Book Review: Planting Missional Churches, by Ed Stetzer and Daniel Im


Ed Stetzer and Daniel Im, Planting Missional Churches: Your Guide to Starting Churches that Multiply. 2nd ed. B&H Academic, 2016. 416 pages.


When I searched “church planting” on 1,747 books came up. That’s a lot of books on church planting! At the top of that list was the second edition of Ed Stetzer and Daniel Im’s book Planting Missional Churches. This book has become one of the go-tos in the land of church planting.

Ed Stetzer has lived, breathed, and studied church planting for some time now. He has planted numerous churches in different contexts as well as having advised and worked for various church planting entities. Along with Im, he shows a clear grasp and passion for planting churches which comes out on every page.

In addition to pulling in Daniel Im’s experience as a church planter, this new edition has added new material and has also sharpened some of the points Stetzer made in the first edition.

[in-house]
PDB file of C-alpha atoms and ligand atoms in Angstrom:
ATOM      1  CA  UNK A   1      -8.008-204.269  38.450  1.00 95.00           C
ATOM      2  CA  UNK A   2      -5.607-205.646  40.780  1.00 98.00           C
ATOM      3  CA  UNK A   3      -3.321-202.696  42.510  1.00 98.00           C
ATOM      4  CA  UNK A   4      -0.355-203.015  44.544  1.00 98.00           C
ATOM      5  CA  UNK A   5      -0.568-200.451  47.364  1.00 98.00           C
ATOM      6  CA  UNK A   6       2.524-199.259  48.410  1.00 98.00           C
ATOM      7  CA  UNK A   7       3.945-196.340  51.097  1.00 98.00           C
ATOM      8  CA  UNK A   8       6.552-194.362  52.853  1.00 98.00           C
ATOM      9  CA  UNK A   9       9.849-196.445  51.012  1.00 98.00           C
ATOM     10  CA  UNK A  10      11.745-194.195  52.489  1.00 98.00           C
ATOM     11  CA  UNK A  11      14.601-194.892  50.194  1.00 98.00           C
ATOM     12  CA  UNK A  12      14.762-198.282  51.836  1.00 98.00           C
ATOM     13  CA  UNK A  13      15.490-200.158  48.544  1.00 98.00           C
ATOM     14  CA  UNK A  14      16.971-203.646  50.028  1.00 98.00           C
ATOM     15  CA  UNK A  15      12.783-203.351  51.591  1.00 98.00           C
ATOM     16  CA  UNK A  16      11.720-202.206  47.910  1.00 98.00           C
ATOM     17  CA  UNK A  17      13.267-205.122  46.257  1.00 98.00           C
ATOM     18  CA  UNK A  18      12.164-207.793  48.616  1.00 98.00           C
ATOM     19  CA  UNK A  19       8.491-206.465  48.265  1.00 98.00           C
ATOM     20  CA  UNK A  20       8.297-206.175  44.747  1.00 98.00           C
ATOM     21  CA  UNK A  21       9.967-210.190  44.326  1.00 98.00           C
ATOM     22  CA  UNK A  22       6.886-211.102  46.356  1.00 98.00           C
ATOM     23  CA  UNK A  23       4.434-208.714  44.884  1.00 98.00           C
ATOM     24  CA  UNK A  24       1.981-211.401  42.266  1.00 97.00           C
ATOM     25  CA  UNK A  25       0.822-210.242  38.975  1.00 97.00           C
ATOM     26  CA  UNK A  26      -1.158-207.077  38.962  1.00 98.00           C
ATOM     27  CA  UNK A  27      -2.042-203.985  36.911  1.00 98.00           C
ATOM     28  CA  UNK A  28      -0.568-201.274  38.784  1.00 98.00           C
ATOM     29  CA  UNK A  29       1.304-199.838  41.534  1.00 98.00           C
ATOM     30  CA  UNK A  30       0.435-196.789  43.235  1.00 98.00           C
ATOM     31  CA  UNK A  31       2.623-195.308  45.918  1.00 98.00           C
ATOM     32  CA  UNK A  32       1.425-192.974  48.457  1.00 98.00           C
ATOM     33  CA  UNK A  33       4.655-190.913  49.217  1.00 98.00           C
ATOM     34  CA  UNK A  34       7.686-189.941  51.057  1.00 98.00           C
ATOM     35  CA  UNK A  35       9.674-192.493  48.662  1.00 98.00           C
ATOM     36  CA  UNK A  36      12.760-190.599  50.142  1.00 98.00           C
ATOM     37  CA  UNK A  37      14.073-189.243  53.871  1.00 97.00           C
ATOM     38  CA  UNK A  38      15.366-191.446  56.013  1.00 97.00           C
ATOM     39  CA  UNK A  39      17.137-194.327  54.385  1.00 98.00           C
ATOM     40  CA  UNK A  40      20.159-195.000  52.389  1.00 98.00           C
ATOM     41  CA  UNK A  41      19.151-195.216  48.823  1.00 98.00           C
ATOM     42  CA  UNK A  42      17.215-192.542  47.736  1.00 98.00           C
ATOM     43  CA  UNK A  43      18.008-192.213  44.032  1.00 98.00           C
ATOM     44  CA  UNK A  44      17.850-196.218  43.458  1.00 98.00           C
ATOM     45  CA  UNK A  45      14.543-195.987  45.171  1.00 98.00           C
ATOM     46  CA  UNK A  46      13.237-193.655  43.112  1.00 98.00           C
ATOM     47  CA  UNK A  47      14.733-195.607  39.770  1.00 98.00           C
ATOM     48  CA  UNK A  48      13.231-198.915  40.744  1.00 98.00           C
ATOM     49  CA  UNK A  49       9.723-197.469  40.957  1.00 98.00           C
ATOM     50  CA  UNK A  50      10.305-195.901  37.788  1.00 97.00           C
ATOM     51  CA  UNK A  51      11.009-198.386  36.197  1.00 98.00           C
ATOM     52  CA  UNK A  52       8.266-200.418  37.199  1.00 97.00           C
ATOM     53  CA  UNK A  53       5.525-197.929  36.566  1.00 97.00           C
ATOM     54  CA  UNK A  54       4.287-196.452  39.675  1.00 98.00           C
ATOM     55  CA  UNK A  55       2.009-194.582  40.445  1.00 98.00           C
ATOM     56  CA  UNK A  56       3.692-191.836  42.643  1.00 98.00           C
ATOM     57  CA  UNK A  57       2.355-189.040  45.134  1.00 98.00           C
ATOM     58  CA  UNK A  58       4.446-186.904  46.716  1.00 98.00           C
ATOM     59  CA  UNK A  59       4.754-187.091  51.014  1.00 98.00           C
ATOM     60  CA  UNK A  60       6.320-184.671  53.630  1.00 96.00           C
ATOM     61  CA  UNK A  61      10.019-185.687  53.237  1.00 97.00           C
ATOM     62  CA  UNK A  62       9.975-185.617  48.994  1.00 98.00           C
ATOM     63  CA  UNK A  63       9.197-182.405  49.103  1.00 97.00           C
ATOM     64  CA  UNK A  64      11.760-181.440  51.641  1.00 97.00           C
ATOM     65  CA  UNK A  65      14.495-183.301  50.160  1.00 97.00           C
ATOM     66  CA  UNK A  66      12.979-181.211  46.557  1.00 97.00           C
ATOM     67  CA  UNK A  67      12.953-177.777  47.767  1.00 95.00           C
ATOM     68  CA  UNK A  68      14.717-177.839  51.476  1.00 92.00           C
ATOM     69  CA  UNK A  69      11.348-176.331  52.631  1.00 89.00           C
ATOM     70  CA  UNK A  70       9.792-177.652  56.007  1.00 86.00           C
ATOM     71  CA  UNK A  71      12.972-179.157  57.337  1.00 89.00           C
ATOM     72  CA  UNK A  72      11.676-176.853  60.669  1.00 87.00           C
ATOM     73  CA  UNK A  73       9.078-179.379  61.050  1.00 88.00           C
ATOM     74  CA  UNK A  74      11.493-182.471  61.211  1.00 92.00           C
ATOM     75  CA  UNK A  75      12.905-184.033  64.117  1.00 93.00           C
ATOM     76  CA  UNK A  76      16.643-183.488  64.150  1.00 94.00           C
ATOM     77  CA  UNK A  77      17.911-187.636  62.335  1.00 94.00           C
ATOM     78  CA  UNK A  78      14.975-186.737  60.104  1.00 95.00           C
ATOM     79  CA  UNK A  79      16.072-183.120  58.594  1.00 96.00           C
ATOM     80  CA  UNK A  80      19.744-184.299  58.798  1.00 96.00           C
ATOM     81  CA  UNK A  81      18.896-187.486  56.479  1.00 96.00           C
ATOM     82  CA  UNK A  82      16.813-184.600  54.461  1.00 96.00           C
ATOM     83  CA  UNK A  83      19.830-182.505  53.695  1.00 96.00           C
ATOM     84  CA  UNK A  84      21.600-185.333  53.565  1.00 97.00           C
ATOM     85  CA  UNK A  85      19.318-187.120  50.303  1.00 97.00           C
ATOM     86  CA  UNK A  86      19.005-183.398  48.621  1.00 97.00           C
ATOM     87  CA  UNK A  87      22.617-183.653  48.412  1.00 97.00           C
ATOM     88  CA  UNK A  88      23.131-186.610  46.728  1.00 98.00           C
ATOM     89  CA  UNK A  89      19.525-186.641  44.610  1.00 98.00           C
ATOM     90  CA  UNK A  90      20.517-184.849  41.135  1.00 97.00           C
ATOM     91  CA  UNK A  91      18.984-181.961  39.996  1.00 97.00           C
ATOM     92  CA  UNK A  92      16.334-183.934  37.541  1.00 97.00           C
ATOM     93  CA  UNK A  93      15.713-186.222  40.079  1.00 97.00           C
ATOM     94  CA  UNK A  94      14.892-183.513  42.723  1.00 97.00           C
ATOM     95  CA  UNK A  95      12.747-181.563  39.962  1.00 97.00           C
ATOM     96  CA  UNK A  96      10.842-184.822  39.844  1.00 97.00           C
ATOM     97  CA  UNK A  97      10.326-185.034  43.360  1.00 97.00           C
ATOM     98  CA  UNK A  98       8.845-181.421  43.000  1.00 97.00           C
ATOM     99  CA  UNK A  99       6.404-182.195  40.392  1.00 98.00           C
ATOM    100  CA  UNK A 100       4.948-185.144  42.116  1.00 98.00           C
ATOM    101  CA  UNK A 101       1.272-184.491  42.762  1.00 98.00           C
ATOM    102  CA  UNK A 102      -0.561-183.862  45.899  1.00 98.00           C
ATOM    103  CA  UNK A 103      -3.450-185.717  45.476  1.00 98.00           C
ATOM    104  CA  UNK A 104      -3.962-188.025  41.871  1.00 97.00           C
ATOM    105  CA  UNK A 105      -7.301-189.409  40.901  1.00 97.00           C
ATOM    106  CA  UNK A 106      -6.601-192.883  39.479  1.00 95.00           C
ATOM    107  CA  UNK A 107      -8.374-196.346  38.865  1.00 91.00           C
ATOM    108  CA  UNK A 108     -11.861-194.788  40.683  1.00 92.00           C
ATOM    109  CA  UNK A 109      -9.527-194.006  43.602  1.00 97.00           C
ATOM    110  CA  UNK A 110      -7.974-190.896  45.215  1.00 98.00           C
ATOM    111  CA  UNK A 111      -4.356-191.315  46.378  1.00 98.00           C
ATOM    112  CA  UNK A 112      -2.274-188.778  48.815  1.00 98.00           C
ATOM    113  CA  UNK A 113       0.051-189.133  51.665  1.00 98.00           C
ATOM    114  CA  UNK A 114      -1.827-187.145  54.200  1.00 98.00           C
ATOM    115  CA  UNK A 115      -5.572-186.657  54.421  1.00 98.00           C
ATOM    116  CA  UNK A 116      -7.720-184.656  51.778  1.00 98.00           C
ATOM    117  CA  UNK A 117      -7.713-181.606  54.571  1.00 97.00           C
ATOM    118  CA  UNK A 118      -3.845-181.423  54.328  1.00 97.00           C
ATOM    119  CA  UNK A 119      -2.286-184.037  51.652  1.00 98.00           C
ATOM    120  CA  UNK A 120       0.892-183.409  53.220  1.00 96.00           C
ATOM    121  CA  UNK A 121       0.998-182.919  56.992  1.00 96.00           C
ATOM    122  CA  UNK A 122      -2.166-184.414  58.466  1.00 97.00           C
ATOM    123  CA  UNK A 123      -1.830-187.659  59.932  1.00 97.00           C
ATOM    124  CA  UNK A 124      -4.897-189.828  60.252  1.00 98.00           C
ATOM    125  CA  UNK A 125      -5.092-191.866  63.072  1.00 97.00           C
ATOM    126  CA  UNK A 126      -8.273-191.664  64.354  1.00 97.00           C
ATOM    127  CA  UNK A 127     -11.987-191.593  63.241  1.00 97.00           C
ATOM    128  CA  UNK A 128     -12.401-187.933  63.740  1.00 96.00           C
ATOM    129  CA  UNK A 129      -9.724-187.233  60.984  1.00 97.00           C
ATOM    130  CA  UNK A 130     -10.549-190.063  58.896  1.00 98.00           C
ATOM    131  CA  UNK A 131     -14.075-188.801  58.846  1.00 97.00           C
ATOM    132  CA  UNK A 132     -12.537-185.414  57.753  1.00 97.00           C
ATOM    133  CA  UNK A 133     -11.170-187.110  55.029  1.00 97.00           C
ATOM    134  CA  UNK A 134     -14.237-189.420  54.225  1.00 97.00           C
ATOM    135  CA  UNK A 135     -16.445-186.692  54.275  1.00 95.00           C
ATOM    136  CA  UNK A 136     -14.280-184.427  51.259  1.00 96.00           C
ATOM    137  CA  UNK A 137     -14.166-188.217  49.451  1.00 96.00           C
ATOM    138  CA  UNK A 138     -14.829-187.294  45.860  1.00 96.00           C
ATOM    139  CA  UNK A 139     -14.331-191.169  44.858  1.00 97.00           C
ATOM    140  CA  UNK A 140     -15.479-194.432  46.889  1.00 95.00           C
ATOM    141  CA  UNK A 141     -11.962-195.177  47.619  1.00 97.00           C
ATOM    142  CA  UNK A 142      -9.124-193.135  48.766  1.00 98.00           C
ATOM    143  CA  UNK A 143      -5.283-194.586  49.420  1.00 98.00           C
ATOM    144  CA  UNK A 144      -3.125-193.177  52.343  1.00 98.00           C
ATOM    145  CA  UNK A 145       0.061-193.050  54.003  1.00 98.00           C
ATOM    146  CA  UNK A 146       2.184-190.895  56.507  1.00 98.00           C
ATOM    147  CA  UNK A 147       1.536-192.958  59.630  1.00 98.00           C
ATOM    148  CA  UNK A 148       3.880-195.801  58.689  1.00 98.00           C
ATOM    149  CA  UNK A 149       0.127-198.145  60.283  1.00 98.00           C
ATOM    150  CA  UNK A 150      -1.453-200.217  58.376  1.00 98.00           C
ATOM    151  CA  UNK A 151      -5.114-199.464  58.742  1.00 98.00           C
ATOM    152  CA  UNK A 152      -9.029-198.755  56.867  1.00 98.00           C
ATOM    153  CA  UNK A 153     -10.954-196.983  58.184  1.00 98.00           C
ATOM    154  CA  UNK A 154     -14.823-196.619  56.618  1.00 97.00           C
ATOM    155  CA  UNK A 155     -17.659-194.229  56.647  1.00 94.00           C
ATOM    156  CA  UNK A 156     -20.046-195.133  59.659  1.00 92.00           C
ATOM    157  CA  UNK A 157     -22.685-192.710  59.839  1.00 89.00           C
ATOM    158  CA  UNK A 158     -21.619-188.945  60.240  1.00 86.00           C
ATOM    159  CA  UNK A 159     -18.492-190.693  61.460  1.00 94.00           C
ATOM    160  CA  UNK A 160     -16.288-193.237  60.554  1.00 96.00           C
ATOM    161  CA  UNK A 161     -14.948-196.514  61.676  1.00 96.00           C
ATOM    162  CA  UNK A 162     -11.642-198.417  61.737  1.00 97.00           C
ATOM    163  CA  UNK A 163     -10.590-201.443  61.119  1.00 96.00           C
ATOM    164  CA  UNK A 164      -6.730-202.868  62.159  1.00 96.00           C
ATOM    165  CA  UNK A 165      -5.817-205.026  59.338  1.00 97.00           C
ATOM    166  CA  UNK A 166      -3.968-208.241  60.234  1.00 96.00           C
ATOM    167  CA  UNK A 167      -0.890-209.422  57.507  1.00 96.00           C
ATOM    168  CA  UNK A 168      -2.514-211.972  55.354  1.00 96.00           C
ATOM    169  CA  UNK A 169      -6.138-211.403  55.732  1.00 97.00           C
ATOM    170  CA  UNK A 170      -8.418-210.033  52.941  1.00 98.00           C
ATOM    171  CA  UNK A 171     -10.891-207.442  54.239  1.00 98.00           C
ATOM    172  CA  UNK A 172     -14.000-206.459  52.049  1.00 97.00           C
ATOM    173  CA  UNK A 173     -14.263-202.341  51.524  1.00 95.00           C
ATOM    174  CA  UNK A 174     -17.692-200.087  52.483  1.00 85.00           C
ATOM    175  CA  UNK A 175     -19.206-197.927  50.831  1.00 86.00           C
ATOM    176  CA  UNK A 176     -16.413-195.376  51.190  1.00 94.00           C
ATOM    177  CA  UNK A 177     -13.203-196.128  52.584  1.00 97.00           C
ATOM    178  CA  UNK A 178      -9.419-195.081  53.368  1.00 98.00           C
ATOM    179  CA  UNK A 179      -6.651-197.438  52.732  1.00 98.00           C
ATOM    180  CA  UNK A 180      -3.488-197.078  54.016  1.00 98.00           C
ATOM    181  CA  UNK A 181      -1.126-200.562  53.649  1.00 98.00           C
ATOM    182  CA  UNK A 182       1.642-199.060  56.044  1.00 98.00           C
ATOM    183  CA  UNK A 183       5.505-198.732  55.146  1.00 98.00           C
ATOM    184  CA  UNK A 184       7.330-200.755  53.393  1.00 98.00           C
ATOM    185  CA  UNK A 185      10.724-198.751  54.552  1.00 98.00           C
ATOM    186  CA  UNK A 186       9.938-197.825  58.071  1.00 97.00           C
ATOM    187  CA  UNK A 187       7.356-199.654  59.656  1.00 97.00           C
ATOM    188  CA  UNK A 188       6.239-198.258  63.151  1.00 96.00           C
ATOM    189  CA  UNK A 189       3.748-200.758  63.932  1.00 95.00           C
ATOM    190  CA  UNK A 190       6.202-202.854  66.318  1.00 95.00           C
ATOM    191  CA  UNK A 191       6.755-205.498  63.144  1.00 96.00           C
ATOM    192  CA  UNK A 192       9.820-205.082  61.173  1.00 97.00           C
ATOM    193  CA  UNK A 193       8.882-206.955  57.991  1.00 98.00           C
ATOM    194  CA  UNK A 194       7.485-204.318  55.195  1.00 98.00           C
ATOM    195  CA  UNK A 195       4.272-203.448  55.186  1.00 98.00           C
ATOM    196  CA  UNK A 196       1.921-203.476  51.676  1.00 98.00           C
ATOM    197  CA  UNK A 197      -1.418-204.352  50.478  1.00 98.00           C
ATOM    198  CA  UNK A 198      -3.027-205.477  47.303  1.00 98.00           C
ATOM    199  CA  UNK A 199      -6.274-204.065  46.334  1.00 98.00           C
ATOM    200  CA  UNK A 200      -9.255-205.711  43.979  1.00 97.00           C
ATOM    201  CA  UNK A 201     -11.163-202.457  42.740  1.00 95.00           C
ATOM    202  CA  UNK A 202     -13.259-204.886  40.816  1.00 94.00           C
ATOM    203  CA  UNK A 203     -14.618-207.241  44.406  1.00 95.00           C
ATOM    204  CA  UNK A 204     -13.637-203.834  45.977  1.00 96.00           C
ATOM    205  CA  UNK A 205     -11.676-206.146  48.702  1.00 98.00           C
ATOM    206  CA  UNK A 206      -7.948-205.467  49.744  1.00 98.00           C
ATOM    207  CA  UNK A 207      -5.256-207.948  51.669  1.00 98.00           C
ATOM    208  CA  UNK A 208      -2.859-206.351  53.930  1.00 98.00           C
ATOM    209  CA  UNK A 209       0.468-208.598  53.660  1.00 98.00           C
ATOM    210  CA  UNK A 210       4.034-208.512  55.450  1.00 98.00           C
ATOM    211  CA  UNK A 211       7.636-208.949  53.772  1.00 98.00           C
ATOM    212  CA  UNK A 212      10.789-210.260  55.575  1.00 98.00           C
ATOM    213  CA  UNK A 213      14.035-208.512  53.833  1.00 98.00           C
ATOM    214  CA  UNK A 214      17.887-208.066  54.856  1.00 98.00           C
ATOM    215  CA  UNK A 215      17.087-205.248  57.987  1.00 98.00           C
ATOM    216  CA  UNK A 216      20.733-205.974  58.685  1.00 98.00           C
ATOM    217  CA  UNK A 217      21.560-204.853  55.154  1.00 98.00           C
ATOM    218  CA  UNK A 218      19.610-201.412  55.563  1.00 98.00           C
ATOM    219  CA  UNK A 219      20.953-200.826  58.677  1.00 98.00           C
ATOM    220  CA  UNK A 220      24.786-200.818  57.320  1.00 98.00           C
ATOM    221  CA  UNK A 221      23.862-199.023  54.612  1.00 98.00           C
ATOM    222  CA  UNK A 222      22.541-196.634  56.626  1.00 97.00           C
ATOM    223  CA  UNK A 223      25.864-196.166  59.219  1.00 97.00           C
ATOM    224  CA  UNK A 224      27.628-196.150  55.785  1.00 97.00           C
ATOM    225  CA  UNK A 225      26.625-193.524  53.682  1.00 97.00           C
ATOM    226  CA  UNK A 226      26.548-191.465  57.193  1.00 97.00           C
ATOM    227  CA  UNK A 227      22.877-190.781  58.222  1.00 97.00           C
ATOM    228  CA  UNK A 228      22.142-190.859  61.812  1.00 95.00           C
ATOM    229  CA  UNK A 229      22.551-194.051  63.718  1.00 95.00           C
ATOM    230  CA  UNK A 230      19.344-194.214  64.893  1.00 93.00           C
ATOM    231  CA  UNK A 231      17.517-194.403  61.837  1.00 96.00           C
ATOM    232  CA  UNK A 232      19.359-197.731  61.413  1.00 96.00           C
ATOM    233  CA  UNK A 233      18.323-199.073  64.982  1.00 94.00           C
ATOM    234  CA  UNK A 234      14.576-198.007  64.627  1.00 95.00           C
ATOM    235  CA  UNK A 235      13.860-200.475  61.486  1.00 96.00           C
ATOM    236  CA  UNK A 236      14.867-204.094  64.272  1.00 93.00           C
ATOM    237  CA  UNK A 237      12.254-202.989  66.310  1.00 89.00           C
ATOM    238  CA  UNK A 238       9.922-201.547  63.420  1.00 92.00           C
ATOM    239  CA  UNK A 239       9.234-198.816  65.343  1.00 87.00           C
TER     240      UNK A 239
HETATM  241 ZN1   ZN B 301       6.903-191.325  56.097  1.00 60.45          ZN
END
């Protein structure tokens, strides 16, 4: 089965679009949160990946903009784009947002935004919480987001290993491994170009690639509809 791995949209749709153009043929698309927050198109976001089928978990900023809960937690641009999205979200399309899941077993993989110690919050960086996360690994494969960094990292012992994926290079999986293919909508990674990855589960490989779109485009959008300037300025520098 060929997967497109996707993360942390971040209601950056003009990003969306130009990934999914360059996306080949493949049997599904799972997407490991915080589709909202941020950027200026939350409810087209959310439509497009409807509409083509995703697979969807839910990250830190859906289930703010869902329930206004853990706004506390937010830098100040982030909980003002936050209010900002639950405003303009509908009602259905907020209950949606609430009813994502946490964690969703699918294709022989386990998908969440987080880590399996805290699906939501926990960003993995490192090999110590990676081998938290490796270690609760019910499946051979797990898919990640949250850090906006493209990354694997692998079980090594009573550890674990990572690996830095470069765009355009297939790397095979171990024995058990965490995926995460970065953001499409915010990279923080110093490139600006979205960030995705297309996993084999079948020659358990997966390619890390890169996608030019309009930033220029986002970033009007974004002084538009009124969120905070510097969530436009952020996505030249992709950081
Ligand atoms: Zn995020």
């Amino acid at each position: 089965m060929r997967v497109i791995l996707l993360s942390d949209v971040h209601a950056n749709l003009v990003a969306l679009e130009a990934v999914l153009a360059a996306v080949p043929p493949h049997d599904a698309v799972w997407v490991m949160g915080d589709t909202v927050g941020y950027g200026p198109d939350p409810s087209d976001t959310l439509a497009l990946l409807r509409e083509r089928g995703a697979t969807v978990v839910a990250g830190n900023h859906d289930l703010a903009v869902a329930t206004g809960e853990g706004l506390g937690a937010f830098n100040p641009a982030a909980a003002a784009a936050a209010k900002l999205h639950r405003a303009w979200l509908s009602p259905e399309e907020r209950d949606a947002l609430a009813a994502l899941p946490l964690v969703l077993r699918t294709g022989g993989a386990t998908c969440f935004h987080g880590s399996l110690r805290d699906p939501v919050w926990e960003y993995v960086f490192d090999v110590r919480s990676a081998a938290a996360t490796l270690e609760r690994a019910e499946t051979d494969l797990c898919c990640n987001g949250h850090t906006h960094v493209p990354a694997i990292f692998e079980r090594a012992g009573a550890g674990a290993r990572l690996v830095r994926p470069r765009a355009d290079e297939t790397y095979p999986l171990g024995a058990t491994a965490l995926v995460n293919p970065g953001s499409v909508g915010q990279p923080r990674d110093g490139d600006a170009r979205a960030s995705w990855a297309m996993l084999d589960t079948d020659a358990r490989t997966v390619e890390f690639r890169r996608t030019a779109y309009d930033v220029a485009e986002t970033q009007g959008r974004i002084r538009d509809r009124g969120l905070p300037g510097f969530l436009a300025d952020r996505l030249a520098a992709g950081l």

The book is broken up into five sections: Foundations of Church Planting, Models of Church Planting, Systems for Church Planting, Ministry Areas for Church Planting, and Multiplication and Movements.

Under each section there are more specific chapters about various topics relating to those big sections. So much so, that by the end of the book you will have walked through most every conceivable facet of each topic, from what makes a church plant to leadership models all the way down to finding a meeting place and handling finances. Along with Stetzer’s experience, the quantity of material is one of the reasons the book comes so highly recommended.

As the title suggests, the word “missional” characterizes everything the authors write about. They define “missional” as “adopting the posture of a missionary, joining Jesus on mission, learning and adapting to the culture around you while remaining biblically sound” (1). So, the idea of the book is to begin churches that have this posture throughout each aspect of a church plant.